What are the effects of microaggression on mental health?
Eusebius McKaiser engages specialist psychiatrist Dr Mashadi Motlana on microaggressions and how they affect mental health patients.
Microaggressions are the everyday verbal, nonverbal, and environmental slights, snubs, or insults, whether intentional or unintentional, which communicate hostile, derogatory, or negative messages to target persons based solely upon their marginalized group membership.
The term was created in the 1970s to describe comments that fall into three categories which undermine and patronise the person or group at which it is being directed.
Studies show the impact of microaggression of racism on mental and somatic health as anxiety and depression, diabetes, cardiovascular risk, blood pressure, low self-esteem as well as poor cognitive performance.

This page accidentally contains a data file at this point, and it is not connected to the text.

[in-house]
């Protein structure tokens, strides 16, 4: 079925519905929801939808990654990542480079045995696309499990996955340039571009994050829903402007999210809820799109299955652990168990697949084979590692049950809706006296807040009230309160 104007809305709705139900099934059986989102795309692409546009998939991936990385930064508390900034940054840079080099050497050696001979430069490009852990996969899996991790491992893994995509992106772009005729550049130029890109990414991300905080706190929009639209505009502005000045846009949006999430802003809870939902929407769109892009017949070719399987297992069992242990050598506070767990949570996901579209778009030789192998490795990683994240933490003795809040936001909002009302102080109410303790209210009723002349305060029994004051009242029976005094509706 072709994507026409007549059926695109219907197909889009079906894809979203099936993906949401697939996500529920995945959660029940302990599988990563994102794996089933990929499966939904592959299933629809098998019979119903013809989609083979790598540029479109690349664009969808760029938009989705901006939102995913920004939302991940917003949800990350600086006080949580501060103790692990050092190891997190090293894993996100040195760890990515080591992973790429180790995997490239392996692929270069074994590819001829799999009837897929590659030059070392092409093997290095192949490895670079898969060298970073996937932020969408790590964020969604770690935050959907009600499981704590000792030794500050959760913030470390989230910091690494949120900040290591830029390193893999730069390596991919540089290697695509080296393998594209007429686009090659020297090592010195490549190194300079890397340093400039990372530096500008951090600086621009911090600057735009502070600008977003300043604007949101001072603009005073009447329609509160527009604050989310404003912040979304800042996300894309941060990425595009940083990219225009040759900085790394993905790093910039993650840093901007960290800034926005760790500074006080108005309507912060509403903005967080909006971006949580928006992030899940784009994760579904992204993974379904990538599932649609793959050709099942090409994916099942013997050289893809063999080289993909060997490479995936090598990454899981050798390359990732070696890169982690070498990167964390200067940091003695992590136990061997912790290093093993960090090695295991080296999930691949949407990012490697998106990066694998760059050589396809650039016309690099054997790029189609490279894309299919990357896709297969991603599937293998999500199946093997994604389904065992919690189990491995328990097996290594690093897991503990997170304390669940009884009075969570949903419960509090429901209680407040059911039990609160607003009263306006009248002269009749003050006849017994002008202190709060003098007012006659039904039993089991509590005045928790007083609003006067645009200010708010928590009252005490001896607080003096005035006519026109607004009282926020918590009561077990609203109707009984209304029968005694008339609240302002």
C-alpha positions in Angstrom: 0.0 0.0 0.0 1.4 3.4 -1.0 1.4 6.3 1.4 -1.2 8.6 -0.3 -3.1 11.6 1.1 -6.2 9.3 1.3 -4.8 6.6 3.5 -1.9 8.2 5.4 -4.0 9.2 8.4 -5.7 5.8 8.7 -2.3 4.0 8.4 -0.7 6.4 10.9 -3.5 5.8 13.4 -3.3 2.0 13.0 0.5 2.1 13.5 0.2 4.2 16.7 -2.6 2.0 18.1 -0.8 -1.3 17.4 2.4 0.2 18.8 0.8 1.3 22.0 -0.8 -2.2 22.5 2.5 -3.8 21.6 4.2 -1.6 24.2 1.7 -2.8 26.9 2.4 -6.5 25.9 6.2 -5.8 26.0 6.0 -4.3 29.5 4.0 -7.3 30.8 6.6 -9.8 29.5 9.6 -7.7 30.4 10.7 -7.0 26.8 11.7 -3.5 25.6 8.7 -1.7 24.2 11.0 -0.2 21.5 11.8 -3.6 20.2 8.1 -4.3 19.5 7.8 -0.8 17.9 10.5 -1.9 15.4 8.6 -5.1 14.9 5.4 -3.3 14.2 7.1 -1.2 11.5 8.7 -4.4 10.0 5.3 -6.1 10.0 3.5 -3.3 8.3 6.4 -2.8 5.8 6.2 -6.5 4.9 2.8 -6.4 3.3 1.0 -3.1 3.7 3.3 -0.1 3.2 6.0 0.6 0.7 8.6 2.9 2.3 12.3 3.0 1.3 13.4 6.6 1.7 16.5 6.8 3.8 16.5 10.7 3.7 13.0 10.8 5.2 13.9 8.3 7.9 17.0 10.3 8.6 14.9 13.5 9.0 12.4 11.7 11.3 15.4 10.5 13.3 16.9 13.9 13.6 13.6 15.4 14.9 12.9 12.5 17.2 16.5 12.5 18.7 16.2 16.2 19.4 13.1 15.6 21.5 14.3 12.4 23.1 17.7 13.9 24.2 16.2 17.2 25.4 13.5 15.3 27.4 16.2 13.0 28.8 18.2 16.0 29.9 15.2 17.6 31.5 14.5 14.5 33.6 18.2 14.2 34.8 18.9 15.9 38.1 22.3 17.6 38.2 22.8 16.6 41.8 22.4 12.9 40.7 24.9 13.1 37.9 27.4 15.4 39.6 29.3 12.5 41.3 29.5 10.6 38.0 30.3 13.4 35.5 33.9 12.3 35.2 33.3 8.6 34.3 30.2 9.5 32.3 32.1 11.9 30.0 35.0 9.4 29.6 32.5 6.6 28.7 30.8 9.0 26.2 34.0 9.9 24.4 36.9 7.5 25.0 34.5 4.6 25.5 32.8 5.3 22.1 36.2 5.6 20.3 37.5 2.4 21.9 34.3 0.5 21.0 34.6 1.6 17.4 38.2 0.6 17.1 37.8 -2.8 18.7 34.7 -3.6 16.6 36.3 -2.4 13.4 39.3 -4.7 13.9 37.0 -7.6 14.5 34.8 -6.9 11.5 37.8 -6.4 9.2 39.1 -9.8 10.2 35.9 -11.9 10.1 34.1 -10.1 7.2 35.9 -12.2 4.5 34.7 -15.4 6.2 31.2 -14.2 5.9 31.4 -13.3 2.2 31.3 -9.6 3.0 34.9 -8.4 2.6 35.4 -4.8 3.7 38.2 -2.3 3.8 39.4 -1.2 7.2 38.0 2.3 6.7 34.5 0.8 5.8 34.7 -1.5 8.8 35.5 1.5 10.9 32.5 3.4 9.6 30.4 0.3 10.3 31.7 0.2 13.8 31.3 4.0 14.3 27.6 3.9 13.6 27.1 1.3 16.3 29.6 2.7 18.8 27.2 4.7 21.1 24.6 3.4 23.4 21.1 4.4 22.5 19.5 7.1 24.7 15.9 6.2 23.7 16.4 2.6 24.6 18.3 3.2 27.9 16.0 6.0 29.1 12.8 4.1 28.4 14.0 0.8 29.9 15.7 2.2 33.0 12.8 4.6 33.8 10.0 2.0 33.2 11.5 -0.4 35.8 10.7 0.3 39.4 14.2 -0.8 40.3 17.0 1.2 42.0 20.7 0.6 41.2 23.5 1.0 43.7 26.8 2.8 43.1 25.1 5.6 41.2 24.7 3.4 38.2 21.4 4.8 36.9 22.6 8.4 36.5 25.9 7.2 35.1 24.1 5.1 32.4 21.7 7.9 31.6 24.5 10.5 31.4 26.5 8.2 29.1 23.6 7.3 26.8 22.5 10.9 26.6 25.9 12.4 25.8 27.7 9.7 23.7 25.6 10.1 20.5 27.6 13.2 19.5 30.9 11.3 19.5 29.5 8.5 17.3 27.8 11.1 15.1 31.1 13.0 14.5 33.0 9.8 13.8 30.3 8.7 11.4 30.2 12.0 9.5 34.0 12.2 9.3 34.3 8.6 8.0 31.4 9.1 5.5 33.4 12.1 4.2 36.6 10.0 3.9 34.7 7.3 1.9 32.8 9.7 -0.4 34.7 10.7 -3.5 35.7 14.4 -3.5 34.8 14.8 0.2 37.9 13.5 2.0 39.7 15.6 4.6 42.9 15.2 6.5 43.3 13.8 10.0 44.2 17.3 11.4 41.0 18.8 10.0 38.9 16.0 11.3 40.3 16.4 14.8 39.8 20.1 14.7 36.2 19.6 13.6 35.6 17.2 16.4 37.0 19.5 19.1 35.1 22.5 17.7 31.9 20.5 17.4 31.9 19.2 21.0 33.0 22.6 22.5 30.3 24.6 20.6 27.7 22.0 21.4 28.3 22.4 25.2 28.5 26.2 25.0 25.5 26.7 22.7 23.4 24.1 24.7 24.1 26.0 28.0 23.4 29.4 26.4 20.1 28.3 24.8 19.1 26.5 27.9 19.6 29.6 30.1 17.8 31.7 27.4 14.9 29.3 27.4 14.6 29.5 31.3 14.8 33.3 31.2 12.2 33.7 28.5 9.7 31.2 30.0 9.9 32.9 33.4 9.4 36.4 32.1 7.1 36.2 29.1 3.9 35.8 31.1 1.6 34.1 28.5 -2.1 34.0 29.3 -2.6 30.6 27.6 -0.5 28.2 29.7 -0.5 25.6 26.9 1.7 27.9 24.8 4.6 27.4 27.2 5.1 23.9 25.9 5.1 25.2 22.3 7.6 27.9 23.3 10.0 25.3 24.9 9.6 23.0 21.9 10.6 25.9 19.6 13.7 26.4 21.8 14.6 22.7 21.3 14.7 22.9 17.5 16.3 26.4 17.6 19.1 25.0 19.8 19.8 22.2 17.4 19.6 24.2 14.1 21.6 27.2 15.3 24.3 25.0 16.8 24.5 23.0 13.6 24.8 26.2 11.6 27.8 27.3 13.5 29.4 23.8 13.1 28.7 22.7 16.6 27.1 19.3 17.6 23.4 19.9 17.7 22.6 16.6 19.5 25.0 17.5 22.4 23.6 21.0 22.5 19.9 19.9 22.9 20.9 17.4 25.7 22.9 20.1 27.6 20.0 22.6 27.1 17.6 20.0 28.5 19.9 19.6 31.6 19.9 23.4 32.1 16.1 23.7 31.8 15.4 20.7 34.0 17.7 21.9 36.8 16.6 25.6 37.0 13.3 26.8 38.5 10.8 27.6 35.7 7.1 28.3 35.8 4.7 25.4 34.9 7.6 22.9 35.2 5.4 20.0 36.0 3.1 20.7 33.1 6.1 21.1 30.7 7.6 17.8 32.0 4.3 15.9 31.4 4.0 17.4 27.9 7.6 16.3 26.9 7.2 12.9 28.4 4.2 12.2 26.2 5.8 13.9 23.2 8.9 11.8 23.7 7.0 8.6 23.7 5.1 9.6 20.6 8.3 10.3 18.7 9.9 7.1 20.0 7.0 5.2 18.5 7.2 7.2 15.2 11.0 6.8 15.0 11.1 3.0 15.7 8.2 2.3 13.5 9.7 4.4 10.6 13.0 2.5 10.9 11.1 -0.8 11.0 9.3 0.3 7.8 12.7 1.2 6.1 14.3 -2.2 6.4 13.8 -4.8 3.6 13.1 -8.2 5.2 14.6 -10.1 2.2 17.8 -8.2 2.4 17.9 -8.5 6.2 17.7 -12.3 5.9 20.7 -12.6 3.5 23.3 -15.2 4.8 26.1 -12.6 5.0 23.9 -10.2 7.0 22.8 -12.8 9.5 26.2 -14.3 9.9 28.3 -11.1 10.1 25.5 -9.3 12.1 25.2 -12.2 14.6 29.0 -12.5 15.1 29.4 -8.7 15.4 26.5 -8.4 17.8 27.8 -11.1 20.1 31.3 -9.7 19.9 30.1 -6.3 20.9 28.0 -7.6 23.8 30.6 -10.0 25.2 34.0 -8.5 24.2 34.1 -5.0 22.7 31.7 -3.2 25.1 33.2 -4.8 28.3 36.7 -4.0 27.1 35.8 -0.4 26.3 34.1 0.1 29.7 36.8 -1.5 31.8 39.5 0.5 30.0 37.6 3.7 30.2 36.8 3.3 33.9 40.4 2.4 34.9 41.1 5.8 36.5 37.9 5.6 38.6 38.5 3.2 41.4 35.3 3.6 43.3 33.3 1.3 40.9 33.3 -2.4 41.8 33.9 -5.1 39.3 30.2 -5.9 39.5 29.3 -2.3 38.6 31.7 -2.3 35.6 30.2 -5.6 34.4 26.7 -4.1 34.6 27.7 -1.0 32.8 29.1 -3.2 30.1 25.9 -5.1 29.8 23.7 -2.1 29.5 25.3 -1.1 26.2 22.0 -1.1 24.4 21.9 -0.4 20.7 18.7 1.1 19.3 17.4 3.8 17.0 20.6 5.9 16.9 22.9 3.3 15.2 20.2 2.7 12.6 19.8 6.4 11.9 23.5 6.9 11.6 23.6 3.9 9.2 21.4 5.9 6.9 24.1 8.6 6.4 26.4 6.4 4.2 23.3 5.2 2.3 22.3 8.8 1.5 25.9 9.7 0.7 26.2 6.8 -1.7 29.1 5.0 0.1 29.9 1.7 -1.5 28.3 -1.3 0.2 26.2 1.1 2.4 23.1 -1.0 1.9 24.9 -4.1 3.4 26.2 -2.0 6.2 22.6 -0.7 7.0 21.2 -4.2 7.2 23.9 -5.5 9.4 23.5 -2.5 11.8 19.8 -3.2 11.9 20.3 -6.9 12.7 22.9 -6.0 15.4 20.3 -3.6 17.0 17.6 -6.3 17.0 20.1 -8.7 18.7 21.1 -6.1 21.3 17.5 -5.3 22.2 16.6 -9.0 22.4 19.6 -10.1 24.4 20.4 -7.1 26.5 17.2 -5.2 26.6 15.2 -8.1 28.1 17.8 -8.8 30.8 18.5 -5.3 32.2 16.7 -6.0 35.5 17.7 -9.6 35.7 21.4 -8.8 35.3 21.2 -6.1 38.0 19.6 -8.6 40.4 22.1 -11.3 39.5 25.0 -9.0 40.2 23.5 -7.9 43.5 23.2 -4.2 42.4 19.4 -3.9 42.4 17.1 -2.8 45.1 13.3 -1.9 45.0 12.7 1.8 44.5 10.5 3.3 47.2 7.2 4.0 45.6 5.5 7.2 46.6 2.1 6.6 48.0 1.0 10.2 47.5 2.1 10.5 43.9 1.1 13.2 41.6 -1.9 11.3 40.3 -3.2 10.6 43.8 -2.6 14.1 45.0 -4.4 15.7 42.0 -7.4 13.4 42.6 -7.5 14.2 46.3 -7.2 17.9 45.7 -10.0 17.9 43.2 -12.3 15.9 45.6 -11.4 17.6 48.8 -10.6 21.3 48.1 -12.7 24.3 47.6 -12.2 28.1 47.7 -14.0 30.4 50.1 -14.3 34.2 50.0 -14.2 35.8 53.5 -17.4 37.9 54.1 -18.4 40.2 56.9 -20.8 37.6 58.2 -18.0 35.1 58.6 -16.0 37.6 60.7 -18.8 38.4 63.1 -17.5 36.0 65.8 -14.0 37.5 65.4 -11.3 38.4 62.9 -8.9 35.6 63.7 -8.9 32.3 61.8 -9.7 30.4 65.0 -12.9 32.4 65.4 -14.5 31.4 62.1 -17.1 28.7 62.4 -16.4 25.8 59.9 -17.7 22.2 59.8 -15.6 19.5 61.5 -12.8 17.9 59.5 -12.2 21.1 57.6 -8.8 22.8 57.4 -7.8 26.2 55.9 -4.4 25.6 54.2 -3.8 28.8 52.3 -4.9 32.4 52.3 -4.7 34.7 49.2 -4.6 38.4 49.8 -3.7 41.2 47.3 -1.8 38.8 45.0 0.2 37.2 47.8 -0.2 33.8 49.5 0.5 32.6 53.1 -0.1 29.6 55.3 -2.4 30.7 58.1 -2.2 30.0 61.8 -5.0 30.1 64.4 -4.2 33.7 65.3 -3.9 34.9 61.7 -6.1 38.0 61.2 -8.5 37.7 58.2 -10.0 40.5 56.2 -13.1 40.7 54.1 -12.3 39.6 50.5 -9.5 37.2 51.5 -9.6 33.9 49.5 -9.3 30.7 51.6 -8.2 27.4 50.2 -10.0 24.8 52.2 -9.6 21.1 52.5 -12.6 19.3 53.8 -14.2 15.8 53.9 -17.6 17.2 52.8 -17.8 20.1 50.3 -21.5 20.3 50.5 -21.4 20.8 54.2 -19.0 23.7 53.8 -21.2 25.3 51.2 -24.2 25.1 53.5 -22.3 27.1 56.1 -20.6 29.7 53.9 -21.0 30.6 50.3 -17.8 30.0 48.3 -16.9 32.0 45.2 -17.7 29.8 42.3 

Often the person who is a perpetrator of microaggression is not intentionally biased or intentionally racist.— Dr Mashadi Motlana, Specialist Psychiatrist
In fact, in their minds, they are not racist and because it is not overt racism where it is racial slur and discrimination, often people who are unintentionally involved in this are not able to recognise how they are complicit and how they are making others feel.— Dr Mashadi Motlana, Specialist Psychiatrist
Listen to the full interview below...